When we think of the cuddly, timid creatures that are baby rabbits, our first instinct is to protect them and feed them wholesome, home-prepared meals. But it’s not quite that simple. In the wild, baby and young rabbits must rapidly grow in size to survive their first few months.
They do this by feeding on high-caloric grasses and other fibrous plants. This is something that pet rabbits also need to eat in order to stay healthy; but it’s not so simple of feeding them just any old rabbit food.
Even though adult rabbits can survive on a diet that is mostly home-made or commercial pellets for the first 6 -12 months, baby and young rabbits require a different kind of diet from what adults do.
What is the Best Diet for A Baby Rabbit?
Baby rabbits, like human babies, are born with a soft, delicate digestive system that doesn’t process fibrous foods very well. This means that rabbits under 4 months old should not be fed home-made food or commercial pellets. Instead, they should be fed a special baby rabbit food.
Baby rabbit food is available in either pelleted or mashable forms. Pelleted food is similar to the commercial pellets that adult rabbits eat, but is formulated for growth and development in young and baby rabbits. Mashable food, on the other hand, is more like a thick oatmeal, but with added vitamins and minerals. Mashable food is suitable for baby rabbits over 2 weeks of age.
What is the Best Diet for A Young Rabbit?
When your baby or young rabbit is between the ages of 4 and 8 months, it is considered a young rabbit, or juvenile rabbit. During this time, your rabbit should be fed a diet that is high in fiber and protein.
This means that, like baby rabbits, commercial junior pellets and home-made pellets are not sufficient as a diet for a young rabbit. Instead, young rabbits need to be fed a more fibrous diet like commercial pellets for adult rabbits (carefully adjusted to the smaller size of your young rabbit).
The problem, however, is that young rabbits may not be able to process these high-calorie commercial pellets. So, you may need to blend them with water, or mash them with a fork, to make them easier to digest. As with baby rabbits, young rabbits should be fed a special mashable or pelleted diet.
What to Avoid Feeding Baby and Young Rabbits
As we’ve seen, baby and young rabbits need a diet that is high in fiber, while adult rabbits need a diet that is high in protein. This can lead to some confusion in what to feed baby and young rabbits.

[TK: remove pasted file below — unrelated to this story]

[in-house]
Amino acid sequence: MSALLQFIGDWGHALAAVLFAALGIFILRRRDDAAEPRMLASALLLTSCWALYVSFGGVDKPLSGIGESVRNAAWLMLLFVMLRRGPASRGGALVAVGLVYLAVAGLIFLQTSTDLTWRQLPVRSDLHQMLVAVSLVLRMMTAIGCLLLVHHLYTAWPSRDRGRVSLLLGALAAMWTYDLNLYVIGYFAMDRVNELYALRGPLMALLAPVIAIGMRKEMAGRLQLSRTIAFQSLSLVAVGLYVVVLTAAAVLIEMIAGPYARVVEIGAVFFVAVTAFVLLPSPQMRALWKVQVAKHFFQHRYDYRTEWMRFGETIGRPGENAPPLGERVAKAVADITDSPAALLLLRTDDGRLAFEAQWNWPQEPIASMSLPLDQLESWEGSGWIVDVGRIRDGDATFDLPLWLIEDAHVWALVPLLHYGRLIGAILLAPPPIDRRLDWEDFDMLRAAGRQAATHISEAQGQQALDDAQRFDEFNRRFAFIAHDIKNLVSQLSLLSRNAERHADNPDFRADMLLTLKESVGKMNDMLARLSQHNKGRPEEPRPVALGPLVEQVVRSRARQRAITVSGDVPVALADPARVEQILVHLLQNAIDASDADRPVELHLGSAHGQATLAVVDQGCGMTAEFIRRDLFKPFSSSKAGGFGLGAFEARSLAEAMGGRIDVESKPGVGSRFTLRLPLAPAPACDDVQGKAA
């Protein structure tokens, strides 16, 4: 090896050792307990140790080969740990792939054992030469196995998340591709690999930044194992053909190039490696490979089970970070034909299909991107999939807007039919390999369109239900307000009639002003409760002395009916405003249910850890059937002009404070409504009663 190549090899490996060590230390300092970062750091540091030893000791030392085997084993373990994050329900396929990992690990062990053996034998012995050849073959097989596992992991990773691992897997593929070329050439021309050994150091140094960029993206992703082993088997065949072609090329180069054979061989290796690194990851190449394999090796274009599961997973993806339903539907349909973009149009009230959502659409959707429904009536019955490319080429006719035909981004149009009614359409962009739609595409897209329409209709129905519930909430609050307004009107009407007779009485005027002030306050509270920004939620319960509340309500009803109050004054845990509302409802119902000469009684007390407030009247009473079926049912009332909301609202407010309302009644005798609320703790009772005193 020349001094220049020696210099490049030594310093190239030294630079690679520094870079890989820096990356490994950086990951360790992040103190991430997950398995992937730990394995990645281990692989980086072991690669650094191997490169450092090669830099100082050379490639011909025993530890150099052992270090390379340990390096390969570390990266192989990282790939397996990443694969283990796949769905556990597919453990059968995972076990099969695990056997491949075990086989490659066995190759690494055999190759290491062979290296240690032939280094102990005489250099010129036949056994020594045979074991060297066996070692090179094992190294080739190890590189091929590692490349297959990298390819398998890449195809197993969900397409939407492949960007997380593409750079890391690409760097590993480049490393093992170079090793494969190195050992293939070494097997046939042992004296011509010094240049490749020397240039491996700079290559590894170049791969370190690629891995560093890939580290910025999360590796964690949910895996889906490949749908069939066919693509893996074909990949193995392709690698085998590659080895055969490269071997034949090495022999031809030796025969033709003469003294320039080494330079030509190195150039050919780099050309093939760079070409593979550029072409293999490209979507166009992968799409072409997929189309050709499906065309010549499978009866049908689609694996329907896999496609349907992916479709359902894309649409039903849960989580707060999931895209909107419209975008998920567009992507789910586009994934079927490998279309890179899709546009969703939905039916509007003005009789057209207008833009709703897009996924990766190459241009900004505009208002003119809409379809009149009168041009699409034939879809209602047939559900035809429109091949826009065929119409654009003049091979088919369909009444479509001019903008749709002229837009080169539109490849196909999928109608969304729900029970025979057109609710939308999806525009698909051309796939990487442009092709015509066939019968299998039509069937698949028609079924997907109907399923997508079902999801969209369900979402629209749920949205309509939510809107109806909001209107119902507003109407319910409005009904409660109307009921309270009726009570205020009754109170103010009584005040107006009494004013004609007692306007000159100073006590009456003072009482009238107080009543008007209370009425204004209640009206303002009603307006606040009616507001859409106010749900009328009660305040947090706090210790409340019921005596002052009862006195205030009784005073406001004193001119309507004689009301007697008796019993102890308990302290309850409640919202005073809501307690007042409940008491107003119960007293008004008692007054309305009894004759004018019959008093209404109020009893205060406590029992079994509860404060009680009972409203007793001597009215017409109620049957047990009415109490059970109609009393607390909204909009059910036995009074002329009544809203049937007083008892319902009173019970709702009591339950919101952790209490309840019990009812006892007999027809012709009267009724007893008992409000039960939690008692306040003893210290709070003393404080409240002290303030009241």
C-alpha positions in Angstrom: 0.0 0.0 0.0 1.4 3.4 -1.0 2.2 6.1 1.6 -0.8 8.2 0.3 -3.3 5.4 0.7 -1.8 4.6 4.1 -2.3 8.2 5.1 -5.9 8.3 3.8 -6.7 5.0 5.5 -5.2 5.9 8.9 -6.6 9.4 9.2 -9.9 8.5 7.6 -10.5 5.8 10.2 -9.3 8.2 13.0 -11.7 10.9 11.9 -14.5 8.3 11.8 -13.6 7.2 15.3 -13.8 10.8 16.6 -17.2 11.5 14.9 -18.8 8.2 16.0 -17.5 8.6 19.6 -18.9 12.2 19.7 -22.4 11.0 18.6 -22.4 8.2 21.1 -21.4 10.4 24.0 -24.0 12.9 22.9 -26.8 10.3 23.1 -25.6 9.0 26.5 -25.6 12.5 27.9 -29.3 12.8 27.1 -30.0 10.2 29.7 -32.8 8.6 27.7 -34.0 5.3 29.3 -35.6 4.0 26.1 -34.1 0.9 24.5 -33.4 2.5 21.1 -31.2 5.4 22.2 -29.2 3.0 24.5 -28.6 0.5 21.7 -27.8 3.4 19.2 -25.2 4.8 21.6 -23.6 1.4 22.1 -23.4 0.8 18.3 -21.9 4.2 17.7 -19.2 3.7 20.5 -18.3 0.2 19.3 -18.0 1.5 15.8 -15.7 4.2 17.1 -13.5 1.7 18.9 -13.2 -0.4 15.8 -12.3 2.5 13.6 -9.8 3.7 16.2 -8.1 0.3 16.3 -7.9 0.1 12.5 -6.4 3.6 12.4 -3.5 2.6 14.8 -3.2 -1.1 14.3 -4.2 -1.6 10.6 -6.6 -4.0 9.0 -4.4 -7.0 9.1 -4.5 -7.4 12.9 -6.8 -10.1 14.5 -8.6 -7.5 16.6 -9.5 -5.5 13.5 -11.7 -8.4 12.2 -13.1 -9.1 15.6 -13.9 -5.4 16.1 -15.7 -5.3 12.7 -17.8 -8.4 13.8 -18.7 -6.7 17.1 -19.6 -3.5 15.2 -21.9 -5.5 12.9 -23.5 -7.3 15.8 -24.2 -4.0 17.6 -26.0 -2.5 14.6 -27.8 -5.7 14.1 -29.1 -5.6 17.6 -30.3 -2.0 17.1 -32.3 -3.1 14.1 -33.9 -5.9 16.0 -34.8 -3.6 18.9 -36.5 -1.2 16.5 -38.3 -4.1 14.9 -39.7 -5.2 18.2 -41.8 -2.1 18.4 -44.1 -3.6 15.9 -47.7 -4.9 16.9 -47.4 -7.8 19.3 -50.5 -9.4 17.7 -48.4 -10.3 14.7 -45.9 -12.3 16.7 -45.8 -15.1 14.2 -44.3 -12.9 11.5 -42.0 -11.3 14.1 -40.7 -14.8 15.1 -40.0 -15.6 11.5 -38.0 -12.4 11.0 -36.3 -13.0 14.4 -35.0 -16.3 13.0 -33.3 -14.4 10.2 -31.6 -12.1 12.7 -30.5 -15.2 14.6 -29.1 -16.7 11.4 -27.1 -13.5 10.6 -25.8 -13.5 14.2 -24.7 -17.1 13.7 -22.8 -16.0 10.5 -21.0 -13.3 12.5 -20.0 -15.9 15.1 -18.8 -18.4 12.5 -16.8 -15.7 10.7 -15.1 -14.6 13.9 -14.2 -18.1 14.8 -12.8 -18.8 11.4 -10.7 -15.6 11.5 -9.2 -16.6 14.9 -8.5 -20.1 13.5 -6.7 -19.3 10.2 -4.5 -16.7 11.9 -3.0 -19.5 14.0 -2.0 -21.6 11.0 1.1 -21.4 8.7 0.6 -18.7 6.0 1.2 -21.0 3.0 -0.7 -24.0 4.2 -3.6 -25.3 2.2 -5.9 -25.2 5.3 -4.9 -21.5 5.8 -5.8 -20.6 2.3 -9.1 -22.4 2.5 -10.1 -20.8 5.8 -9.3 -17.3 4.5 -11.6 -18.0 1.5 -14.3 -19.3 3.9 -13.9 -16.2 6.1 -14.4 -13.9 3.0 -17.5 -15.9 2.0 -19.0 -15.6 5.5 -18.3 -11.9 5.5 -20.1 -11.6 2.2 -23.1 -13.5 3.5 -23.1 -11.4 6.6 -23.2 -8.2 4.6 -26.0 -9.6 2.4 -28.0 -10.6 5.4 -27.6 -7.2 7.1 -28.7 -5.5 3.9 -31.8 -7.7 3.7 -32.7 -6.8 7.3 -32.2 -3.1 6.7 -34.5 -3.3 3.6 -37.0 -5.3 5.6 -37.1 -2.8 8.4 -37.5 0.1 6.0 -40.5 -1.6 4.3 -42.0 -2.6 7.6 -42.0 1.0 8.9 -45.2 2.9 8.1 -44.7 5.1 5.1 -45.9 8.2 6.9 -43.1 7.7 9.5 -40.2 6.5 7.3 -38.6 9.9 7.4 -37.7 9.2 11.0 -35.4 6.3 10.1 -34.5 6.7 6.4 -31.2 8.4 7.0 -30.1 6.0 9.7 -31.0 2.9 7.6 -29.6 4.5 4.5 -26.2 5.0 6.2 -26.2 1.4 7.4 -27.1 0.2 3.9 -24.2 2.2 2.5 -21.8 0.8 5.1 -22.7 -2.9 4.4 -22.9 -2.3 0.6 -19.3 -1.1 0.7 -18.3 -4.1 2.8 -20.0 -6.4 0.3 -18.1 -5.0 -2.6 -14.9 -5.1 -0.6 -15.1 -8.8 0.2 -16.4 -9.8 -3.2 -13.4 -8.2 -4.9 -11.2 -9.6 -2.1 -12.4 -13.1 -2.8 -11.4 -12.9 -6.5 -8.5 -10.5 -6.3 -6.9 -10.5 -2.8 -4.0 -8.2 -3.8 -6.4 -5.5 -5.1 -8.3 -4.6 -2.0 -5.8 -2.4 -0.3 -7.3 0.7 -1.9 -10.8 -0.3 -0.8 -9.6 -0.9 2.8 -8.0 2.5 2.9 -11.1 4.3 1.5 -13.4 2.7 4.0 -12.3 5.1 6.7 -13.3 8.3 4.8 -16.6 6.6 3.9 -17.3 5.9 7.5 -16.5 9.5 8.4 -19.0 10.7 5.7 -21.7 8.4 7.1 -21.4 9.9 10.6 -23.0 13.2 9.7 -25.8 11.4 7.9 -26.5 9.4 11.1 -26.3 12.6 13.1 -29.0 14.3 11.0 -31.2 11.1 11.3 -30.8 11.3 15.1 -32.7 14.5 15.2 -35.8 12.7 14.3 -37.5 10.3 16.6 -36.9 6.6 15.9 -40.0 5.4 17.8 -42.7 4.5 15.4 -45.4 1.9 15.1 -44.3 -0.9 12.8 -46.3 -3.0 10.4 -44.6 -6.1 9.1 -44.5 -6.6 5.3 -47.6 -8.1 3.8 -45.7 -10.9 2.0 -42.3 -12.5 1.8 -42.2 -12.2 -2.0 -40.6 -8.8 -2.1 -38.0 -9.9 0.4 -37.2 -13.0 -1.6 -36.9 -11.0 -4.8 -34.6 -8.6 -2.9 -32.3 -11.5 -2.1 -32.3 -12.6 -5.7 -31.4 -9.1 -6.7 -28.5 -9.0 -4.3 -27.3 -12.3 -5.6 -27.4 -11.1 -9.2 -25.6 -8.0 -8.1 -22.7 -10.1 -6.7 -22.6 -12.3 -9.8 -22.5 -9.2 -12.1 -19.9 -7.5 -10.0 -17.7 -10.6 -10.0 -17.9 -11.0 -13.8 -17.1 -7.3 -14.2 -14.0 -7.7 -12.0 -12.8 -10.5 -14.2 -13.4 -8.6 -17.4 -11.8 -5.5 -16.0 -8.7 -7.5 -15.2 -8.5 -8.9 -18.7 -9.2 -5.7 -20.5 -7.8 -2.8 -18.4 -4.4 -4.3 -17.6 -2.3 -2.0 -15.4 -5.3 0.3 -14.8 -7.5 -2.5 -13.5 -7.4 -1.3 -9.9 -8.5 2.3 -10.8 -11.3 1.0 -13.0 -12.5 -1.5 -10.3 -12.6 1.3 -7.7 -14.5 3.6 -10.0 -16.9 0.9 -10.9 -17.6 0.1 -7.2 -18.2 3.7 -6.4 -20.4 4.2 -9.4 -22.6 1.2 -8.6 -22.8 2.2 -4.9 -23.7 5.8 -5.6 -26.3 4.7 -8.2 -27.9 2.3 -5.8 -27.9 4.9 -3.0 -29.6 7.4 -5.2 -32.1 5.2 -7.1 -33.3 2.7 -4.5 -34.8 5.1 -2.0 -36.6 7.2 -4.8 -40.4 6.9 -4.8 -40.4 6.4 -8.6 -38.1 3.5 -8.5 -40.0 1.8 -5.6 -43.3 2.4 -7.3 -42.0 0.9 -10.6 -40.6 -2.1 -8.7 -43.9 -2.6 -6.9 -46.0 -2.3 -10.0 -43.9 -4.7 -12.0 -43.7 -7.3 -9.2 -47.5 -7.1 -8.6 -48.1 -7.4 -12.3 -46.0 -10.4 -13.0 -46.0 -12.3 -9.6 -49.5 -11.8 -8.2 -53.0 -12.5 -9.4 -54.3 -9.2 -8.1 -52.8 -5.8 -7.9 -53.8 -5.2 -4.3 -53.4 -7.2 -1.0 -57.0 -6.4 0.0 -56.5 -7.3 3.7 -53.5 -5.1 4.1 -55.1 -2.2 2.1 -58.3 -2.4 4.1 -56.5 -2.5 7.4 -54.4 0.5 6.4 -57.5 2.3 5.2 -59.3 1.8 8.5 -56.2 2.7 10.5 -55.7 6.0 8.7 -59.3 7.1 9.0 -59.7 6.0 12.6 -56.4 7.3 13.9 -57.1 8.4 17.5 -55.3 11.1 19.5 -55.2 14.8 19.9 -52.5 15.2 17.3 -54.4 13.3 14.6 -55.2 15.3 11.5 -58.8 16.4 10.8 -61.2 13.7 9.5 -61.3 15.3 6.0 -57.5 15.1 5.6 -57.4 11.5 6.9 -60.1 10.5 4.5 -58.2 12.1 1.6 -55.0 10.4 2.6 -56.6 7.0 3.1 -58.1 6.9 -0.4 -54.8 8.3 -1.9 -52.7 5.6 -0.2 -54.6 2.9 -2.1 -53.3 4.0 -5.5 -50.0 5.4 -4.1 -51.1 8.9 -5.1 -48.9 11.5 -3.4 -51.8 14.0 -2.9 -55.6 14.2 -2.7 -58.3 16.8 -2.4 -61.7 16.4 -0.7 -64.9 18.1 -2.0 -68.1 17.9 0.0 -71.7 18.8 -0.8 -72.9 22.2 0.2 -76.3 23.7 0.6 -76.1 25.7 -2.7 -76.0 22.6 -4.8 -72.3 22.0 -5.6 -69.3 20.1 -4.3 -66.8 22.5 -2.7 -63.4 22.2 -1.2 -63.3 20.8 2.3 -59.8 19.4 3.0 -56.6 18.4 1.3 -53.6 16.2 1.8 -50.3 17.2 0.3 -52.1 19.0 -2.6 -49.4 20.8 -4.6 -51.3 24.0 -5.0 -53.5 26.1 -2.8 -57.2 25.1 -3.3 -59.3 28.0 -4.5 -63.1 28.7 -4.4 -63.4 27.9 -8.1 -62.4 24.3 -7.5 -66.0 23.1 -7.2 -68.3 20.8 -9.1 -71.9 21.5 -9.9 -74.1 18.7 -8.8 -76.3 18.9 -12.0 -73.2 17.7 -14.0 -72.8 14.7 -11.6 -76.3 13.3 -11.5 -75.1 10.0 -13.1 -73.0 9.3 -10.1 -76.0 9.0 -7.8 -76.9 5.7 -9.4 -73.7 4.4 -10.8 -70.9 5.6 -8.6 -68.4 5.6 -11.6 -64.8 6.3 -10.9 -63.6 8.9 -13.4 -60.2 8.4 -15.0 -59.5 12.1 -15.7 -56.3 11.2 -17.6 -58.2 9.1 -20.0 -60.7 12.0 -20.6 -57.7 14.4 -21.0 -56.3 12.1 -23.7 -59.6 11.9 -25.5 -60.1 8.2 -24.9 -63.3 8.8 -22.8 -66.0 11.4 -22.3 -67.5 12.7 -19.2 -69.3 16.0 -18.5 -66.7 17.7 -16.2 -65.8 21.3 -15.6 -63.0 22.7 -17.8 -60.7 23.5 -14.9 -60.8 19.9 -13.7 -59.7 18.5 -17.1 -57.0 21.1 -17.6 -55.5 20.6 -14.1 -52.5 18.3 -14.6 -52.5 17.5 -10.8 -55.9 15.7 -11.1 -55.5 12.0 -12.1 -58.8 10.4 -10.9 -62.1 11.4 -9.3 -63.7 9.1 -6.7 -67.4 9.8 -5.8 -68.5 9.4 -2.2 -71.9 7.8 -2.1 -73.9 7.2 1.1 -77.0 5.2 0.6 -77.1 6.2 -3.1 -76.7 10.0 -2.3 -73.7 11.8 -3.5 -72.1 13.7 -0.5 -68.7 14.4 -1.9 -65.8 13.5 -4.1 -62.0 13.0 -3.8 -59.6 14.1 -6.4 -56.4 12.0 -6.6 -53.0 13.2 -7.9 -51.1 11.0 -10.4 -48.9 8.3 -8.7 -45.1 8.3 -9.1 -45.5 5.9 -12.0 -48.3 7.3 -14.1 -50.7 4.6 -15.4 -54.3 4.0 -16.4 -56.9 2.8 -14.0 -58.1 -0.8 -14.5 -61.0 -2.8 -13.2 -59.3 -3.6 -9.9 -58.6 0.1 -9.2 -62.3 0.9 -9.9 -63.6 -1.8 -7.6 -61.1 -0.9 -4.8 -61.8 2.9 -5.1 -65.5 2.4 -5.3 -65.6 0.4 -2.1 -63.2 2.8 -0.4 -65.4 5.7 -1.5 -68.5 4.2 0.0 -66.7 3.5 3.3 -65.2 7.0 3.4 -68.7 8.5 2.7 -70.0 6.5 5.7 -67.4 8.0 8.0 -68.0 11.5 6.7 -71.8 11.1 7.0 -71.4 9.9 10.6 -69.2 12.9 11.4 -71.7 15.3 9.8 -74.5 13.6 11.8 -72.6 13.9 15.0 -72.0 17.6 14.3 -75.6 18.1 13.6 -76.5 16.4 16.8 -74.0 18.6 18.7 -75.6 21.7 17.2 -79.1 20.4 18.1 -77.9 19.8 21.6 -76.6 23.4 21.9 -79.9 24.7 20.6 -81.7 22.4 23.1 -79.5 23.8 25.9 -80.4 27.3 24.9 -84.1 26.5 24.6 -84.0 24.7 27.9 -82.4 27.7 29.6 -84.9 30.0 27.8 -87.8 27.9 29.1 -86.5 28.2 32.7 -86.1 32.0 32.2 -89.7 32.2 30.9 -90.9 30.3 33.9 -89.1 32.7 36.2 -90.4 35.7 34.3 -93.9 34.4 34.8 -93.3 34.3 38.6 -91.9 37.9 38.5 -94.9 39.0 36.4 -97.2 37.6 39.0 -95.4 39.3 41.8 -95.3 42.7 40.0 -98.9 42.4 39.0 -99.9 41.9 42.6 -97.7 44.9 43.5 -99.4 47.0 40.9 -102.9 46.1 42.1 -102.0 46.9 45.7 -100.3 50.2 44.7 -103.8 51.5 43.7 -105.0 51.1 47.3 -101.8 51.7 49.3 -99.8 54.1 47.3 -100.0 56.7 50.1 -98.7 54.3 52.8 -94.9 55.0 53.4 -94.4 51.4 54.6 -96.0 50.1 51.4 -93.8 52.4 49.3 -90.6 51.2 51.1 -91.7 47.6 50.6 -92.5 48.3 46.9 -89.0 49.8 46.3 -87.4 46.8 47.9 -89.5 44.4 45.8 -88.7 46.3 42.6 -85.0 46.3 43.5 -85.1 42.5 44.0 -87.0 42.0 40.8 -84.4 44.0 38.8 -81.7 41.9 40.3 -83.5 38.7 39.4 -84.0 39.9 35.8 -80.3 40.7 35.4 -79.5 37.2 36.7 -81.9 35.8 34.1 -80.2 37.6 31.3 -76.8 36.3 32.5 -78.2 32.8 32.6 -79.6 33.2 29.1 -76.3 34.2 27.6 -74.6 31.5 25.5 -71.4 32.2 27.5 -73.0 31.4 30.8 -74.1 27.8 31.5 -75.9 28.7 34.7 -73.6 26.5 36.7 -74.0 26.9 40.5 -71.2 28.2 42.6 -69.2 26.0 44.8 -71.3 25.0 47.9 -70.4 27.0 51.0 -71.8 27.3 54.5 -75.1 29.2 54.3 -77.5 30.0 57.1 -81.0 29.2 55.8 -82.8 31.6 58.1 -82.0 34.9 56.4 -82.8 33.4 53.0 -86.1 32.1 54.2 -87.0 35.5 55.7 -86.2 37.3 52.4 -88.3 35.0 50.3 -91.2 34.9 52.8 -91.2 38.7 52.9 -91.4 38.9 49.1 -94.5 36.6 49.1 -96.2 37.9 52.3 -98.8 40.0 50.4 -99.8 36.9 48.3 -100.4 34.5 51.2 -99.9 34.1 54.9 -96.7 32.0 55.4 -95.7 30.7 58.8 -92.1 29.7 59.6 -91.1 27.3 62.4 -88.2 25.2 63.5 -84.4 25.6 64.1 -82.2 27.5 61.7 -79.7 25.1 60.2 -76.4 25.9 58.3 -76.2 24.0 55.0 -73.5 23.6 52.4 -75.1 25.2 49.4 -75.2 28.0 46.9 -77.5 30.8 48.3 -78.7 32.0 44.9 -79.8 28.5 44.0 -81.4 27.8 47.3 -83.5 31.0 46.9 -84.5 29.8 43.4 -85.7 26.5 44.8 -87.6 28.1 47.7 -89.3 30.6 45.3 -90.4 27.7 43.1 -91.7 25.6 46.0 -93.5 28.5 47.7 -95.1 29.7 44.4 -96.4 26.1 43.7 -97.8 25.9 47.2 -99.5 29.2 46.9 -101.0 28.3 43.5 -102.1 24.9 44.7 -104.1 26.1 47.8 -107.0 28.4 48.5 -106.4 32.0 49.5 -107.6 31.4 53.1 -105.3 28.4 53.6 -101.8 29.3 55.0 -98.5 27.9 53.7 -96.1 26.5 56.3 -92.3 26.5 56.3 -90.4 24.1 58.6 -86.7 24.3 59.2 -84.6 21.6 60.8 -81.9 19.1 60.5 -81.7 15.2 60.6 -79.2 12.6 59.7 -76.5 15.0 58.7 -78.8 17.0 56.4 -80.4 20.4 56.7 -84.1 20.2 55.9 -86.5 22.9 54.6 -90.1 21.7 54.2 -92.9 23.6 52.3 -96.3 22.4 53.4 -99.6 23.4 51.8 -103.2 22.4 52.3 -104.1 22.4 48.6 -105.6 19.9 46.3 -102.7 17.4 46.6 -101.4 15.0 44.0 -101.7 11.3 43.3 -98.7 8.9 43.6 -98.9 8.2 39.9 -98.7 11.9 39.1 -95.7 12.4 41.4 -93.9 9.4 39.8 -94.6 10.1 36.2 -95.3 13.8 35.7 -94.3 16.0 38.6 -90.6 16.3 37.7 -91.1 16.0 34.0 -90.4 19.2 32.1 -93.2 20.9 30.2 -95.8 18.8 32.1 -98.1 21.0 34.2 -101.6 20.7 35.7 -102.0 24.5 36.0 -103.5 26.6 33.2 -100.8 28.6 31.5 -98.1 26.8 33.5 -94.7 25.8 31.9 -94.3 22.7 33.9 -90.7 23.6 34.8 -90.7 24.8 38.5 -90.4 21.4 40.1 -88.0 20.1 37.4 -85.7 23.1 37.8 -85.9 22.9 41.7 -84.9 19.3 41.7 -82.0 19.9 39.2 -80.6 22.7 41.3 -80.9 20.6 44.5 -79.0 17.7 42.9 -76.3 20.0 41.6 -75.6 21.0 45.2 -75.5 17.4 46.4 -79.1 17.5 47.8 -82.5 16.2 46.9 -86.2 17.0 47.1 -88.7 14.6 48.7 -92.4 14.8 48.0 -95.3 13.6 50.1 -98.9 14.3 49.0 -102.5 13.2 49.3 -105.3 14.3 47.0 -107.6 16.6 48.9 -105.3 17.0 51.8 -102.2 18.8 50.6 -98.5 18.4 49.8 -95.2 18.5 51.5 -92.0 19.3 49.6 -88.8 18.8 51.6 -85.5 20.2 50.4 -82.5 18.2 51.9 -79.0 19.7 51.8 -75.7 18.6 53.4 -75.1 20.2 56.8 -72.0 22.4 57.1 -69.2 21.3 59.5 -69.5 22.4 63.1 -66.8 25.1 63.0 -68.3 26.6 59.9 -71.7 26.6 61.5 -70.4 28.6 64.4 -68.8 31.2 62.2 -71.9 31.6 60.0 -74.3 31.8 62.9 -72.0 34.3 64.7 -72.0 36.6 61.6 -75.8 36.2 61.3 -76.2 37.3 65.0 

But, as long as you understand how to adjust the diets of the two, you should be able to feed all your rabbits properly. For instance, adult rabbits should not be fed a diet that is high in fiber because they need more protein.
This can lead to health problems as your rabbit struggles to process the fiber in the diet. Likewise, baby and young rabbits should not be fed adult rabbit food because it is too high in protein for them.
Raw Food Diet for Baby and Young Rabbits
We’ve seen that baby and young rabbits require a higher fiber diet. So, for many rabbit owners, the idea of feeding their baby or young rabbits a purely protein-rich diet might seem counter-intuitive. But this is exactly what a raw food diet is – a diet that is high in fiber and low in protein.
Some pet owners swear by a raw food diet for baby and young rabbits because it is full of fiber and nutrients while also being low in fat and easy to digest. It can be difficult, however, to find the right commercial rabbit food or rabbit pellets to feed your rabbits raw.
You need to find a supplier who either mashes or crushes their food, and then mixes it with a high-fiber, low-protein source like corn or oats. Doing so would allow your rabbit to get the right vitamins and minerals while still getting the fiber it needs.
Special Dietary Needs For Younger Rabbits
As we’ve seen, baby and young rabbits have specific dietary needs that are different from that of adult rabbits. But, even then, there are likely to be specific dietary needs for each individual baby or young rabbit. For instance, some baby and young rabbits may have allergies.
The best way to manage an allergy is to feed a rabbit food that is free of the allergens that trigger it. If your baby or young rabbit has an allergy, you would need to feed it an allergy-free commercial rabbit food. Other baby and young rabbits may have a digestive issue that requires them to eat a special diet.
You can find out if your baby or young rabbit has any special dietary needs by taking it to see a vet. They can perform a basic health check and determine if your rabbit has any dietary issues that require special attention.
It’s important to understand how to properly adjust the diets of adult rabbits to accommodate the needs of baby and young rabbits. It’s also important to make sure that your rabbit food is fresh and kept away from moisture to prevent spoilage.
You can feed your baby or young rabbits commercial pellets or mashable food. You can also feed your baby or young rabbits a raw food diet. Be sure to consult with your vet to determine the best diet for your baby or young rabbit.
Hi! I’m Lala, and I’m the owner of RabbitLala.com. When I’m not writing about rabbits, I enjoy traveling, trying out new recipes and enjoying my hobbies.
I’ve always loved animals, so it was no surprise when I started a website devoted to one specific animal: rabbits! Rabbits are amazing creatures, and there’s so much to learn about them.
I love traveling and trying out new recipes, and my hobbies include crocheting and painting.